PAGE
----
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@Bernard Gui

Quote

... I also heard a famous preacher tell a whopper of a lie about him during an anti-Mormon lecture in a Rockford IL Lutheran church about 1977. He said he once attended an LDS Conference where he heard the famous Mormon Apostle LeGrand Richards preach. Elder Richards read a Bible quote, paused, and then realizing what he had read actually debunked the LDS doctrine he was espousing, so he hung his head and silently returned to his seat. Nope. Never happened. 

That anyone who is even slightly acquainted with Elder Richards would believe that is, in a way, funnier  than the true red-button incident! ;) :D 

Edited by Kenngo1969
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9 hours ago, Kenngo1969 said:

@Bernard Gui

That anyone who is even slightly acquainted with Elder Richards would believe that is, in a way, funnier  than the true red-button incident! ;) :D 

I remember reading about a conference talk by an Elder Richards around 1932. He spoke rather plainly about his thoughts on the Word of Wisdom. His talk was deleted from all official records of the conference . . . it never happened! I wonder how many talks over the years have been stricken from the record or edited to remove something that a leader did not like?

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2 hours ago, Navidad said:

I remember reading about a conference talk by an Elder Richards around 1932. He spoke rather plainly about his thoughts on the Word of Wisdom. His talk was deleted from all official records of the conference . . . it never happened! I wonder how many talks over the years have been stricken from the record or edited to remove something that a leader did not like?

I would guess very few. Critics would be very quick to point it out.

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11 hours ago, Kenngo1969 said:

@Bernard Gui

That anyone who is even slightly acquainted with Elder Richards would believe that is, in a way, funnier  than the true red-button incident! ;) :D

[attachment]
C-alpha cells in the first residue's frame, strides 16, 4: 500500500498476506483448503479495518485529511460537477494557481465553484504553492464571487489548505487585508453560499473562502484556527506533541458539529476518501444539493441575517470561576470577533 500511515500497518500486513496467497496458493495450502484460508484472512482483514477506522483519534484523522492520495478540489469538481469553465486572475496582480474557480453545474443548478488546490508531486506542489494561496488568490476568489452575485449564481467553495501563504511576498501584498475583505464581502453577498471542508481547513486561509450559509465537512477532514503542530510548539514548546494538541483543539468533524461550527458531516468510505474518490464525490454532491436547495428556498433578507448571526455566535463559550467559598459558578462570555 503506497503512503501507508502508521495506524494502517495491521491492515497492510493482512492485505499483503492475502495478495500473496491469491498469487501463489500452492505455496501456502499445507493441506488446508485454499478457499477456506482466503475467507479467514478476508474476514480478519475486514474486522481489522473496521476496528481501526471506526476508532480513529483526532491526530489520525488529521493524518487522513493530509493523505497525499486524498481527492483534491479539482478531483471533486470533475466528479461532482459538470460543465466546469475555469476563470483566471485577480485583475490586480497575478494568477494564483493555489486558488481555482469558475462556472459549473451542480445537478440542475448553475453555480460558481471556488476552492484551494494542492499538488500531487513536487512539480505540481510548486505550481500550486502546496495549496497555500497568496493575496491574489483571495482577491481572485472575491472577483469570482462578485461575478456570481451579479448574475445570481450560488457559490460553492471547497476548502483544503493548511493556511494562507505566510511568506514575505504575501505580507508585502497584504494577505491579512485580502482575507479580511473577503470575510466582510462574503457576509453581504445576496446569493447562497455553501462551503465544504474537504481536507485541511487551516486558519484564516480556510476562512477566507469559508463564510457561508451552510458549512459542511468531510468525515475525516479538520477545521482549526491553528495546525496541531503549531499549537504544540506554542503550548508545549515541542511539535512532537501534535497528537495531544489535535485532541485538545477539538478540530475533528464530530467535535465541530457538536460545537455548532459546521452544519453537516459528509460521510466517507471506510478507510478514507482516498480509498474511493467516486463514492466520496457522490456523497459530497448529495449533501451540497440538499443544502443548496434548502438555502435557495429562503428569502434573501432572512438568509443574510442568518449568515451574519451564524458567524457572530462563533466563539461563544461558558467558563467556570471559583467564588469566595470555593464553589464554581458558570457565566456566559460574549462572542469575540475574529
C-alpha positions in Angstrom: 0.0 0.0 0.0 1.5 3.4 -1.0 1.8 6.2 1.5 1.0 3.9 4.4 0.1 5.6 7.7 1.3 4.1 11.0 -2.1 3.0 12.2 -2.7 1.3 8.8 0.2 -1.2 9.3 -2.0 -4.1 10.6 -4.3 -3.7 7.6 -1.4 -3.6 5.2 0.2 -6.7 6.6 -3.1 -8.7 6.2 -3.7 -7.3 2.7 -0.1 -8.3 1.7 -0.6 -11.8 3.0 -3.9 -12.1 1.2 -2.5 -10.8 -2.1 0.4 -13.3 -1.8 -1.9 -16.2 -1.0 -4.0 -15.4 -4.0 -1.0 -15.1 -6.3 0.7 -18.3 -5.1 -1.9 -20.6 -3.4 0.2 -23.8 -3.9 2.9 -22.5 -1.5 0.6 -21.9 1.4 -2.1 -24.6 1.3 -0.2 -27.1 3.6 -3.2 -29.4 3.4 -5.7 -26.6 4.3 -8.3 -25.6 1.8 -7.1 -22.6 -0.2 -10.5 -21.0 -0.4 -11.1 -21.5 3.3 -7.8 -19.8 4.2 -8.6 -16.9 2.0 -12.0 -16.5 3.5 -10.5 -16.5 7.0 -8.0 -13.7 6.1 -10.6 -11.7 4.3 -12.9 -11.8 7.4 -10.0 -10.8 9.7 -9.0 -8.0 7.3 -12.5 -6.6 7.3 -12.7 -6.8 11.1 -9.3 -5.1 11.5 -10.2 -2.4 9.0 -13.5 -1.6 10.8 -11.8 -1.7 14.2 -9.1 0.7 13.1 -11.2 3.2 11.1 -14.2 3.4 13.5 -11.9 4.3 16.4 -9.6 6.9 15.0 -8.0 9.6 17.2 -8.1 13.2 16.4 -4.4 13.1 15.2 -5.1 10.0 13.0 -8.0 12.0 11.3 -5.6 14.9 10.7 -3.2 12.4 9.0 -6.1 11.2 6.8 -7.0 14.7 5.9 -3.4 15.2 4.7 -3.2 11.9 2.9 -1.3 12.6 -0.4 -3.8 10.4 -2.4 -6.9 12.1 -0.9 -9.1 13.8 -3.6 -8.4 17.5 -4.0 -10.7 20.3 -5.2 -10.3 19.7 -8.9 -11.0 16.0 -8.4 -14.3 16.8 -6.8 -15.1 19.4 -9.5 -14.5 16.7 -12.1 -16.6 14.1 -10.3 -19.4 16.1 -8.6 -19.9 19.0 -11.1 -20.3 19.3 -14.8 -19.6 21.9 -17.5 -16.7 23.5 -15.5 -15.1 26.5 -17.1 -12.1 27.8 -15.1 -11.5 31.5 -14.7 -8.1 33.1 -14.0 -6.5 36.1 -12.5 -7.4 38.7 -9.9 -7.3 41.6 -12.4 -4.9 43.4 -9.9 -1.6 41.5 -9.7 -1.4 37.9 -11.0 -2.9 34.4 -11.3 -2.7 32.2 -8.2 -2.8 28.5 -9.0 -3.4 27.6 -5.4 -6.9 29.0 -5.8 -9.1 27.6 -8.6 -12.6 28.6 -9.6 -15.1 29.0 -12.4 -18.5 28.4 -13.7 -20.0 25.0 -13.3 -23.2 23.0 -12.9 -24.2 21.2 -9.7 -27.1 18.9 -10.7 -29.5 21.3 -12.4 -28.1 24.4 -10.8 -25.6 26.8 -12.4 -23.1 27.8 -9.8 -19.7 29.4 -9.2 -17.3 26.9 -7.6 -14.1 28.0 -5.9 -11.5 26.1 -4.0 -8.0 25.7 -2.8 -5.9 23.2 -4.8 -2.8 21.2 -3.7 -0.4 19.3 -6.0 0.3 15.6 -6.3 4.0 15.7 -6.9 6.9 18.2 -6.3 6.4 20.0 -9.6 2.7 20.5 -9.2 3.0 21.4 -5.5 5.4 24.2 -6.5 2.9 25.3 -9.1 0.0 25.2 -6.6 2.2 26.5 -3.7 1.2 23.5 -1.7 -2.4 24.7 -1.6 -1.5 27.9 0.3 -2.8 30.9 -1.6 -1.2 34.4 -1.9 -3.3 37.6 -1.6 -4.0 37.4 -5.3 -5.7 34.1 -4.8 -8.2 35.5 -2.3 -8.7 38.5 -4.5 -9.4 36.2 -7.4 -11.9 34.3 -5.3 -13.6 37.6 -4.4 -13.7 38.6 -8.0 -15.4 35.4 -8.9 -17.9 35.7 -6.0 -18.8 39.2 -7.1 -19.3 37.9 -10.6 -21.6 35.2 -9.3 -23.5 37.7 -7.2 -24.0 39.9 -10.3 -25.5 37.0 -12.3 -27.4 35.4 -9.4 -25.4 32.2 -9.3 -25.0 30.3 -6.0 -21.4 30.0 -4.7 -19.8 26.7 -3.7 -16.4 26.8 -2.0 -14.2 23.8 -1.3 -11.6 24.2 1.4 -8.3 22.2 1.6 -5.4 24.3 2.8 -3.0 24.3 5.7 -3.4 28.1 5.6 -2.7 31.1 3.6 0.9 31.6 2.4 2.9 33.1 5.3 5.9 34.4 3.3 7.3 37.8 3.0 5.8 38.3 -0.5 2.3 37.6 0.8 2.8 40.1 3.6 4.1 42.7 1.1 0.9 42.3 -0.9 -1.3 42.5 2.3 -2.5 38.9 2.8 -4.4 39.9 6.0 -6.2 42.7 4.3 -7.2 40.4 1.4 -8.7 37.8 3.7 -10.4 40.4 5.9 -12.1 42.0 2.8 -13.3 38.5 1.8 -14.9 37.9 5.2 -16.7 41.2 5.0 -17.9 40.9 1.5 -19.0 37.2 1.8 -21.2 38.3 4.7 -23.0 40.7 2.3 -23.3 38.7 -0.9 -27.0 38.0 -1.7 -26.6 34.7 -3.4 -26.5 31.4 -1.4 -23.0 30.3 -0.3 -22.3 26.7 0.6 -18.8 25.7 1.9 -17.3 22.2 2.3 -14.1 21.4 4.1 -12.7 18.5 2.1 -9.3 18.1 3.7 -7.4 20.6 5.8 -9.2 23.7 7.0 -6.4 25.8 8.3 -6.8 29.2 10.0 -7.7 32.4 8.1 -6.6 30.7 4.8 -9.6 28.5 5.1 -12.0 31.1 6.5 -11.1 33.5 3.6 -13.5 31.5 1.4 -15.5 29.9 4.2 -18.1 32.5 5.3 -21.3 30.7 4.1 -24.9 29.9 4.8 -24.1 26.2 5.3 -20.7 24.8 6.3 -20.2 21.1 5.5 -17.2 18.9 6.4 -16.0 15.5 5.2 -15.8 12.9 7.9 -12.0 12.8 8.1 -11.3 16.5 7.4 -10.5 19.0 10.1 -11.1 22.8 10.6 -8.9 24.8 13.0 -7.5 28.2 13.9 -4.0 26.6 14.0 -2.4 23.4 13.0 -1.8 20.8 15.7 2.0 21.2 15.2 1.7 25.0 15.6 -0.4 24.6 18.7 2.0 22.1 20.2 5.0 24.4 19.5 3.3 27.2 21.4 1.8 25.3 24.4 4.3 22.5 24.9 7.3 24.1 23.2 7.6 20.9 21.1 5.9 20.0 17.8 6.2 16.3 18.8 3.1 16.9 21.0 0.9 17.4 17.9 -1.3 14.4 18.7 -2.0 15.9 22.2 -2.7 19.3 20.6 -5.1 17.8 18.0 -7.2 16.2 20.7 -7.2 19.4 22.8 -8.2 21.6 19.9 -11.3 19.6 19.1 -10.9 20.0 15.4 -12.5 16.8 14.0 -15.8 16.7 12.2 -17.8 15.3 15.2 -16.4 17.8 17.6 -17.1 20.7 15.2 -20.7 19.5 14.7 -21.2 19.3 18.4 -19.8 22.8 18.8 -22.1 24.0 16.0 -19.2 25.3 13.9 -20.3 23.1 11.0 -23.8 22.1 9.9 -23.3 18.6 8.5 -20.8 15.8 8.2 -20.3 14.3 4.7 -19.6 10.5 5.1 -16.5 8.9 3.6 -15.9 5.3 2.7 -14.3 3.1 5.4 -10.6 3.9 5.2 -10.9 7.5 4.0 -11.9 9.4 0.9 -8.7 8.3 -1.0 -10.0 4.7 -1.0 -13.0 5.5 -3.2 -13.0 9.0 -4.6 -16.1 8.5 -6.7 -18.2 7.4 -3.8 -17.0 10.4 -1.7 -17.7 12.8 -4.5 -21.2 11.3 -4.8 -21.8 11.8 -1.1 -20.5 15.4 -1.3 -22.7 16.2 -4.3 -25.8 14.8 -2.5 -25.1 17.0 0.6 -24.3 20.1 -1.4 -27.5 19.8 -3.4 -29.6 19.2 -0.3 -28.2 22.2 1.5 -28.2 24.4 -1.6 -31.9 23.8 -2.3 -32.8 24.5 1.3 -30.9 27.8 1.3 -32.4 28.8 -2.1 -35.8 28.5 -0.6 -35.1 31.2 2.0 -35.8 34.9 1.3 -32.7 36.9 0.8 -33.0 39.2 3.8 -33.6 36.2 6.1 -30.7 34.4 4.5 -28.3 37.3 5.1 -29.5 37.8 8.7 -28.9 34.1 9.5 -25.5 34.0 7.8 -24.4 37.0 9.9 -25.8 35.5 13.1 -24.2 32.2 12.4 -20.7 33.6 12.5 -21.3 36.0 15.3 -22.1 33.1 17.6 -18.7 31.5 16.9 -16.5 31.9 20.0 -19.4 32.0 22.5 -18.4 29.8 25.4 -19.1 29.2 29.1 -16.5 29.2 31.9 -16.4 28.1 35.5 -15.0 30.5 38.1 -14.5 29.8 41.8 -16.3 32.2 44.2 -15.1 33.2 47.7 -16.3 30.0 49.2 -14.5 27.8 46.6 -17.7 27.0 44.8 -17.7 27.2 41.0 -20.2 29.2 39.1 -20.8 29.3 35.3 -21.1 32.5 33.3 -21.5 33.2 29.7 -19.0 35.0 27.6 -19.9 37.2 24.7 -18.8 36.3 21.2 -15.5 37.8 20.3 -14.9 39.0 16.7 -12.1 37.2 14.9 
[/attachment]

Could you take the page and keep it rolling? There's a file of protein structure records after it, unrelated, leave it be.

There were several Elder Richards vs the red light events. Elder David Haight mentioned an two earlier ones…

Quote

When Elder LeGrand Richards was getting along in years, he generally gave extemporaneous conference talks. As you know, we have some time restraints. There was concern as to how to notify him when his time was up. A little flashing light was put on the podium, and during one of his talks he said, “There’s a light here that keeps flashing.” The next conference they made the light red, but he just put his hand over it. So I might resort to some of that today. As we age, we get to the point where the teleprompter doesn’t work for us anymore; then the printers seem to be doing a poor job in printing the text; and then the ink doesn’t seem to be as good as it used to be, either! (October 1995)

Quote

It’s a joy to be here with you and to witness this great historic meeting facility. I enjoyed President Hinckley’s comments regarding the walnut from which this pulpit is made. The Tabernacle pulpit had both a red light and an amber light to assist the speaker with his time.
As we get older, our eyesight usually isn’t as sharp as it used to be. The amber light would come on, and if you didn’t pay attention to that, the red light would start to blink. Brother LeGrand Richards, when the light was first installed, said, “Someone’s put a silly light up here.” He said, “I’ll just put my hand over it.” There isn’t a light here today, so I don’t know when I will end. (April 2002)

I saw the one in the video above and the Elder Richards “silly light” talk that he was referring to in these talks..

 

Edited by Bernard Gui
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Not to take us too far afield (sorry, Navidad :huh:) but I remember when President Romney was giving an absolutely fabulous talk on Priesthood power ... I mean, it was really good.  But he couldn't read it off of the Teleprompter because his eyesight wasn't that good ... (Mine isn't either; allegedly, it's not good enough to drive anymore.  I told the last eye doctor I saw, "Ummmm ... okay.  In light of that, I have a question for you: How do you think I got here?"  What, do you think my vision sucks so bad that I couldn't tell which lane I was supposed to be in, and, like Moses parted the Red Sea, I ended up parting two lanes of oncoming traffic as motorists screamed, "Look ouuuuuuuuuuut!  We're all gonna diiiiiiiiiiieeeeeee!" ???? :unknw:)  But I'm typing this without glasses!  Go figure!)